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Ways CFOs Can Manage the CIO-CMO Relationship

As the marketing and technology aspects of companies shift further apart, there are four crucial tips that CFOs can take to ensure that the top marketing and IT officers in their organizations work together harmoniously, according to a CFO Magazine opinion piece written by executive IT recruiting expert Martha Heller.

Heller explains that in past eras, the CIO had the authority to put marketing projects in the back seat with the CFO's implied agreement, but that initiatives of this type have become more important with the proliferation of Big Data, social media and business analytics. With these new technologies, CMOs are illustrating how their projects can bolster revenue much more easily.

New Direction

The new dynamic has led to friction between CMOs and CIOs, according to CFO Magazine. CMOs are making significant efforts to get the funding they need to pay for their initiatives, and to obtain cooperation from CIOs in order to achieve their goals. Market research firm Gartner recently predicted that by the year 2017, marketing organizations will have higher technology expenditures than the IT departments at their companies.

Friction

Such a profound shift in the use of corporate budgets could easily make CIOs uncomfortable, the media outlet reports. Such problems existing between marketing officers and IT officers could provide a significant hindrance to corporate performance, with three-fifths of marketing staff taking part in a recent IBM study saying that their relationship problems with the CIO was undermining the ability of the company to harness technology to interface with clients.

CIO Concerns

A separate CFO Magazine piece published recently reports that while CMOs are making their own technology decisions, CIOs might fear they could lose their jobs. If the top IT officer of a company departs in this manner, it could give the entire organization a black eye by making it seem like it does not value IT workers.

Another area where a company could get in trouble is by running into privacy issues stemming from the use of technologies such as Big Data, according to CIO Magazine. As companies gather more information, security concerns have become salient to the point where they have been drawing increasing scrutiny from lawmakers and regulators.

Aside from potential security issues, having the CMO take the lead on picking technology vendors can set up a situation where the suppliers either contribute to business success or failure is blamed on the company IT department, CFO Magazine reports. If marketing picks out a cloud service, and it experiences a failure at a crucial time, IT will not be well-prepared to get service up and moving again.

In this unfortunate situation, the CIO has no relationship with the vendor, did not select the services of the company and has not already devoted the human capital needed to fix the problem. But since this corporate officer is in charge of IT, he is likely to be blamed.

At this point, the important question is what can a CFO do to manage these risks when an up and coming CMO decides he wants to purchase his own technology?

1) Support The CIO

While many corporate staff members may rush to blame IT given the existing dynamic of rising CMO prominence, companies should support the priorities of the CIO, according to the news source. Firms should be sure to help this top IT officer in his desire for security and efficient processes.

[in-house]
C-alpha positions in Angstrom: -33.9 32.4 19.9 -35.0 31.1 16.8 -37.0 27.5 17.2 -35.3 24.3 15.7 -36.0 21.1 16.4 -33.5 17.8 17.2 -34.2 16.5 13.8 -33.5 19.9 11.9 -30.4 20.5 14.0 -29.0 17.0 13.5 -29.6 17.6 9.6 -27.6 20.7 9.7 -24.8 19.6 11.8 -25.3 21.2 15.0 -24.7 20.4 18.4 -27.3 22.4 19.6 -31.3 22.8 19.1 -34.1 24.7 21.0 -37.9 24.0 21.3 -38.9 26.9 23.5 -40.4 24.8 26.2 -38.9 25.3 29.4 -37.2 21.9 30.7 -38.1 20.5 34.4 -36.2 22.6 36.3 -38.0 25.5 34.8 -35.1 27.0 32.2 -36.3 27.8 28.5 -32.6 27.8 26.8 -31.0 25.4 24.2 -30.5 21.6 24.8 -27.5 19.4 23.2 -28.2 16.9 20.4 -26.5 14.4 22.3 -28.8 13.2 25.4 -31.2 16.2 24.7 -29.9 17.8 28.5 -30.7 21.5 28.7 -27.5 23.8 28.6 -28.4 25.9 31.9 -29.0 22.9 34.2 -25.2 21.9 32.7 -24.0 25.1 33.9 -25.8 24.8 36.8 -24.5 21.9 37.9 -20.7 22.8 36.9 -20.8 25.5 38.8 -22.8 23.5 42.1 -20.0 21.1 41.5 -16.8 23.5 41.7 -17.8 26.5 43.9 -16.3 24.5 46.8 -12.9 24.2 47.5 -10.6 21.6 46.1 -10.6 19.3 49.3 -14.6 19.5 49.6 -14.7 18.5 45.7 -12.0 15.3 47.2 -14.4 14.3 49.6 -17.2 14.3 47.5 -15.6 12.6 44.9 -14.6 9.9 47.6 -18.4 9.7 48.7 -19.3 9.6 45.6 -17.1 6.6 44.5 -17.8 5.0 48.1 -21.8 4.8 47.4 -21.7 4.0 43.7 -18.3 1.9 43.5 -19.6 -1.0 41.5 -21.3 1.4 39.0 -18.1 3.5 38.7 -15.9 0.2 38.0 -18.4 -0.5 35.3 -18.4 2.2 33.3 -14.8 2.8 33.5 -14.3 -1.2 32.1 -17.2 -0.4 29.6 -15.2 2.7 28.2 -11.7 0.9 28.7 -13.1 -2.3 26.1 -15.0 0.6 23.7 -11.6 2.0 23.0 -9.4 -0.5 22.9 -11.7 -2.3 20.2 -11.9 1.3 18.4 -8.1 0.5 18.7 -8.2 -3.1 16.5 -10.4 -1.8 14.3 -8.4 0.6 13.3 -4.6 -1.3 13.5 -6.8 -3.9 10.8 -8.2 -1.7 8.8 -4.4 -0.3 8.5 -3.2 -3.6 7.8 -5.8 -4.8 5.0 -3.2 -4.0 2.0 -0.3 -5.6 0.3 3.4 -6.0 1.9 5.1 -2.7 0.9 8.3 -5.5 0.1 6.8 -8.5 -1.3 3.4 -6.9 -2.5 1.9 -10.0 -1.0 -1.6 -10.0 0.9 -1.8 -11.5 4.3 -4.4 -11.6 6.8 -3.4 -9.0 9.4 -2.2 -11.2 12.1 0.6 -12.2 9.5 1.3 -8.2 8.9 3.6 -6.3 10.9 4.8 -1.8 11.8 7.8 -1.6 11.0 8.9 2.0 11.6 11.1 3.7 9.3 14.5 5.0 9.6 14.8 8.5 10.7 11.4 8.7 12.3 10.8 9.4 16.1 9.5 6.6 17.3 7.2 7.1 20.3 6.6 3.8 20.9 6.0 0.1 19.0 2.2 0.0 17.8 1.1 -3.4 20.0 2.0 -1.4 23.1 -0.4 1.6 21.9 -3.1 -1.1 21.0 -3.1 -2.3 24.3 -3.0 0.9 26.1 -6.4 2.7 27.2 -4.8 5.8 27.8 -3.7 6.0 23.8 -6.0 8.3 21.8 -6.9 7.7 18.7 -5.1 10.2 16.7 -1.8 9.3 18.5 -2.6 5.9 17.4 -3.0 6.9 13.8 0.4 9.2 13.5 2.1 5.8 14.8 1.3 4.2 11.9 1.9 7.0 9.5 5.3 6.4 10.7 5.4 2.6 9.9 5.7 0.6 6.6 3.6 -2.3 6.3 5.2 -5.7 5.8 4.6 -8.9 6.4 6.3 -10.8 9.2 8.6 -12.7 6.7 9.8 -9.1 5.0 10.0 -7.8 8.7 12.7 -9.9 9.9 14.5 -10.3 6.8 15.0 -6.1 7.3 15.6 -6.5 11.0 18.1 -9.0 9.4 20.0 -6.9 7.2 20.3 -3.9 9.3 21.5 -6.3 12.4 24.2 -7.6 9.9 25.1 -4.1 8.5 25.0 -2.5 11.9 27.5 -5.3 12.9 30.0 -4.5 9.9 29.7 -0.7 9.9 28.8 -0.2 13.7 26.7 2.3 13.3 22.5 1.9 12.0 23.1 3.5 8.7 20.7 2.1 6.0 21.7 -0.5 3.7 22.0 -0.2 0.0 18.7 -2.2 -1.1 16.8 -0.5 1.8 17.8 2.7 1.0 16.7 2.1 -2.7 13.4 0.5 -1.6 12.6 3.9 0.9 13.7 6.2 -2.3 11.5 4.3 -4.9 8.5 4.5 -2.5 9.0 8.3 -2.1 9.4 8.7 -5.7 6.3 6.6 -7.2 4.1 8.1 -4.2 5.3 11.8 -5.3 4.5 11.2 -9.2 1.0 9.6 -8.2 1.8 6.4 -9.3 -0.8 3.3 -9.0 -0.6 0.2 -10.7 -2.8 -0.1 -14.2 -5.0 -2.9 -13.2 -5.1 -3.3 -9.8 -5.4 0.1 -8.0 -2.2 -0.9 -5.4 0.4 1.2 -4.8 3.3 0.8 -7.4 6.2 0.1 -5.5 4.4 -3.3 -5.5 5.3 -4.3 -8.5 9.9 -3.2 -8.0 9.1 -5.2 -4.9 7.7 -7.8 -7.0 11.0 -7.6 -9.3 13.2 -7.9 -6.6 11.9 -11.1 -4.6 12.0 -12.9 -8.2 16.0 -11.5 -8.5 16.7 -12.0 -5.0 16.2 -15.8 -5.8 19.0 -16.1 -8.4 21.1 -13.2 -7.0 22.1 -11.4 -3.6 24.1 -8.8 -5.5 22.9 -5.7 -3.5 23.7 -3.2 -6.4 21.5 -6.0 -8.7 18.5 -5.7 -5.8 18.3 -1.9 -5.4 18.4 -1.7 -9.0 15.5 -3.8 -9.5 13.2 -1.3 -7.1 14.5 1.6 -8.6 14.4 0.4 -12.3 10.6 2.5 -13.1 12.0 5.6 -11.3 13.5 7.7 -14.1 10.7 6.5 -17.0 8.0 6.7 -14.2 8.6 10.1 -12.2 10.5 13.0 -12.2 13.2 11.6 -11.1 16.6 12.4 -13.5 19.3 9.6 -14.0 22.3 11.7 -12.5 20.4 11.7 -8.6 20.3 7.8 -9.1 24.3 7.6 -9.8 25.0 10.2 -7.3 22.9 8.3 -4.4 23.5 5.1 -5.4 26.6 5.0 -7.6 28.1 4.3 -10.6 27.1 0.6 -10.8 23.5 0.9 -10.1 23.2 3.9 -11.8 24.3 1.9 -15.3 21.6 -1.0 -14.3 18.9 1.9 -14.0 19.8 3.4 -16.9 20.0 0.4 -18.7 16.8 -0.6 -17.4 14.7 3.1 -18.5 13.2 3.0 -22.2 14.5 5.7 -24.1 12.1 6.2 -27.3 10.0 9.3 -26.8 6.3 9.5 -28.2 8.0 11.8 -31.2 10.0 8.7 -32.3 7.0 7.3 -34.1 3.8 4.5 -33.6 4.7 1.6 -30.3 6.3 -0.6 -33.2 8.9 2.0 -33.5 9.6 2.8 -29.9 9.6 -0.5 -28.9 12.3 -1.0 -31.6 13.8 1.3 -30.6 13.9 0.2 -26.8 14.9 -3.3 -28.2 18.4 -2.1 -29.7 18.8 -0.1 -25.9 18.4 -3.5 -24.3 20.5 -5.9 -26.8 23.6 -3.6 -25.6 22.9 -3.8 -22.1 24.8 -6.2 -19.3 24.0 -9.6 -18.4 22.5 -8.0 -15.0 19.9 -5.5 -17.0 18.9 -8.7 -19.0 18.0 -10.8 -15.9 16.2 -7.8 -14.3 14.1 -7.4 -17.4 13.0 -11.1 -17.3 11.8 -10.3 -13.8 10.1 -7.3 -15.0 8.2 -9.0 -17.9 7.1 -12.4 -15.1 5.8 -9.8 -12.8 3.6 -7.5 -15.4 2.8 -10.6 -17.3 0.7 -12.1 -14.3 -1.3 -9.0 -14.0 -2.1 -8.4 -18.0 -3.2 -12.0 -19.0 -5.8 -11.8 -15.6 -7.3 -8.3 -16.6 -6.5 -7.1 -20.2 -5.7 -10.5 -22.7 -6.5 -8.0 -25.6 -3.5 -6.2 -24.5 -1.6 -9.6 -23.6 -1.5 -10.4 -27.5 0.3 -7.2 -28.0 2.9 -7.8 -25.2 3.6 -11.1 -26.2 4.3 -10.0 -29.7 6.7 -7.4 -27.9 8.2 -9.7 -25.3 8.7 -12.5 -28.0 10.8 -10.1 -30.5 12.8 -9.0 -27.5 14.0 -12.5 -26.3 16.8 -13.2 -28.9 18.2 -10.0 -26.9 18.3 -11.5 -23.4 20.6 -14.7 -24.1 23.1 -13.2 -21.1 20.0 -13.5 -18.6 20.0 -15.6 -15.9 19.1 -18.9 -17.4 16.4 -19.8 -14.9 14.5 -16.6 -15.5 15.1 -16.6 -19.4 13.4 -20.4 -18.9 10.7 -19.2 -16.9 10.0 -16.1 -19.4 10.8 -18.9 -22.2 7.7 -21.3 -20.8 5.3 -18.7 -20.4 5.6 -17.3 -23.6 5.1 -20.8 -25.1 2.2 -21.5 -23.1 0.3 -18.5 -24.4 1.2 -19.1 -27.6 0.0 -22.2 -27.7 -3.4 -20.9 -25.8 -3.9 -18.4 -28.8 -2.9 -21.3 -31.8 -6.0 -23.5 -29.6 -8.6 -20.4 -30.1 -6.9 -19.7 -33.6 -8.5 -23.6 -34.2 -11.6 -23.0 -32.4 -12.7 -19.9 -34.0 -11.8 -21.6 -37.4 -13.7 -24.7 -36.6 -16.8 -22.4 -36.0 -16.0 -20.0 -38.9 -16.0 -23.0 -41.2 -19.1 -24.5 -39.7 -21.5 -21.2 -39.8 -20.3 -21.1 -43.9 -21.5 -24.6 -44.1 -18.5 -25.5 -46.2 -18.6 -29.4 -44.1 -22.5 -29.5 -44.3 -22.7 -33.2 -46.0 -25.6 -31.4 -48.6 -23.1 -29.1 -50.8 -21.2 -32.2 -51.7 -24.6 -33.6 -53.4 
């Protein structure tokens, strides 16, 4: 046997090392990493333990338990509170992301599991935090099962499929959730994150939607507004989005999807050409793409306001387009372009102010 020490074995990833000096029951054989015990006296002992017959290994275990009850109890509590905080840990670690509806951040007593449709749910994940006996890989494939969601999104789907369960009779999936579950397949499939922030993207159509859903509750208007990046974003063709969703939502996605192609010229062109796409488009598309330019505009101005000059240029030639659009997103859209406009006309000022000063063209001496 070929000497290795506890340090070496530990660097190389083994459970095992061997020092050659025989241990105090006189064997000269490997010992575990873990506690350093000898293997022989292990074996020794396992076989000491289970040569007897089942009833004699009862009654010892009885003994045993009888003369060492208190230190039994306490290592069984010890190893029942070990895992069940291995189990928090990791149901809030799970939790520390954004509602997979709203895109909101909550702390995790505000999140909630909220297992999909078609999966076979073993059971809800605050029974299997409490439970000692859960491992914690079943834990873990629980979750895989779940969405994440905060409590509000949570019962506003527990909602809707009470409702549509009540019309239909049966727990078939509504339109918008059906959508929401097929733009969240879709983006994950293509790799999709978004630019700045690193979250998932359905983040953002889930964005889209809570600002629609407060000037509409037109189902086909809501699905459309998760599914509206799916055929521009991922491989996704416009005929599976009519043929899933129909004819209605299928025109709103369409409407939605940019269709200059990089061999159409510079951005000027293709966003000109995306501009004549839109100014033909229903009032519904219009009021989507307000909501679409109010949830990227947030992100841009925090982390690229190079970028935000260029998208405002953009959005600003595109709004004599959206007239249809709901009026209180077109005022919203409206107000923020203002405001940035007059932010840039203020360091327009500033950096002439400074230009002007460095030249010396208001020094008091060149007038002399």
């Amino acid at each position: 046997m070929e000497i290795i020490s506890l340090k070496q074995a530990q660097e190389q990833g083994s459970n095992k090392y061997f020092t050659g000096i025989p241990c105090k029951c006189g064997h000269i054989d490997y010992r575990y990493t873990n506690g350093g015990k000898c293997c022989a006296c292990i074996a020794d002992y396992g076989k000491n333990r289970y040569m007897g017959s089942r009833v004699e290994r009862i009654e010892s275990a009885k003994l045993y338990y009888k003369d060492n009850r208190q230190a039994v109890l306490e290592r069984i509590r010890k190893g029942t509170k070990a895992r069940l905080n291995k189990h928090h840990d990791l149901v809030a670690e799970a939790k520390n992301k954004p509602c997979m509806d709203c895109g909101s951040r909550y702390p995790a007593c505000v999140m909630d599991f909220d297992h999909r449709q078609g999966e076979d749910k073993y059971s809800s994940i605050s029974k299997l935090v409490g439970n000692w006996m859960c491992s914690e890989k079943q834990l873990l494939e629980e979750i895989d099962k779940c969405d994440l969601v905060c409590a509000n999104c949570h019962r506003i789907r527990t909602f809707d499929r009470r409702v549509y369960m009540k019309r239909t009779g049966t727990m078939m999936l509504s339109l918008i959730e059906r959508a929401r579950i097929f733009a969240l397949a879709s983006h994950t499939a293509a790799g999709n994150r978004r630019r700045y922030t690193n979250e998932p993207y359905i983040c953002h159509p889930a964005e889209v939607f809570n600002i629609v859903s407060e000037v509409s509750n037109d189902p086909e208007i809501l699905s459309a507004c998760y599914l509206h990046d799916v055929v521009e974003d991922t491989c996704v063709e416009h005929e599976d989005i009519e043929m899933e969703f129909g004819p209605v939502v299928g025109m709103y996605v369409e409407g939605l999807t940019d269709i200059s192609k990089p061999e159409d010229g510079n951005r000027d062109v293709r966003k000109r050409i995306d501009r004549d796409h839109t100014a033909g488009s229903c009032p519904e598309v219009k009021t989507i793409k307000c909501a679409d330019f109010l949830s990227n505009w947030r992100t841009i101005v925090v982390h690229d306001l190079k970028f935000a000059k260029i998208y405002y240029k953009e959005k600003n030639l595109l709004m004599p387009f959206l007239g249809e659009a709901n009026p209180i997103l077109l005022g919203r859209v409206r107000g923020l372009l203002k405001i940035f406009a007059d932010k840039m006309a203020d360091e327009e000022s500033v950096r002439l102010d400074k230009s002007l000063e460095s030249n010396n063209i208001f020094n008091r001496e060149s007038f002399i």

It is important to emphasize to the CMO that he should follow these CIO priorities. Organizations concerned that the top marketing officer will not be able to meet these requirements might collaborate with the CIO to see if rules can be made less stringent.

2) Have CIO Be Consultative

The media outlet reports that one good way to make the most of the new dynamic is to have CIOs serve in a consultative function. In this model, the marketing organization will do its own IT research and make its own vendor decisions, but will be encouraged to collaborate with IT. This situation requires the IT department to interface with marketing in a consultative manner. One thing a CFO can do to help this situation is to speak with the CIO and ask him to lessen his defensive stance.

3) Invest In IT Training

If members of corporate IT staff are going to serve as advisors to members of marketing, they will have to understand a wide range of concepts - such as Big Data, consumer technologies, software as a service, and business intelligence - and also how these technologies can be leveraged to provide companies with value, according to the news source. It is important that this department be well-funded to ensure that IT staff have the knowledge they need.

4) Encourage CMO To Collaborate

While the CIO is investing time into learning more about marketing and developing his consultative skills, the CMO can do his part to study all the different technologies at his disposal and how they can help him execute his marketing objectives. This top marketing executive should be sure he knows why effective vendor selection requires knowledge of integration, support costs and security, and also work to build better relationships between his staff members and IT.

What are you doing to ensure that your CMO and CIO are working together in a way that best supports your business objectives?

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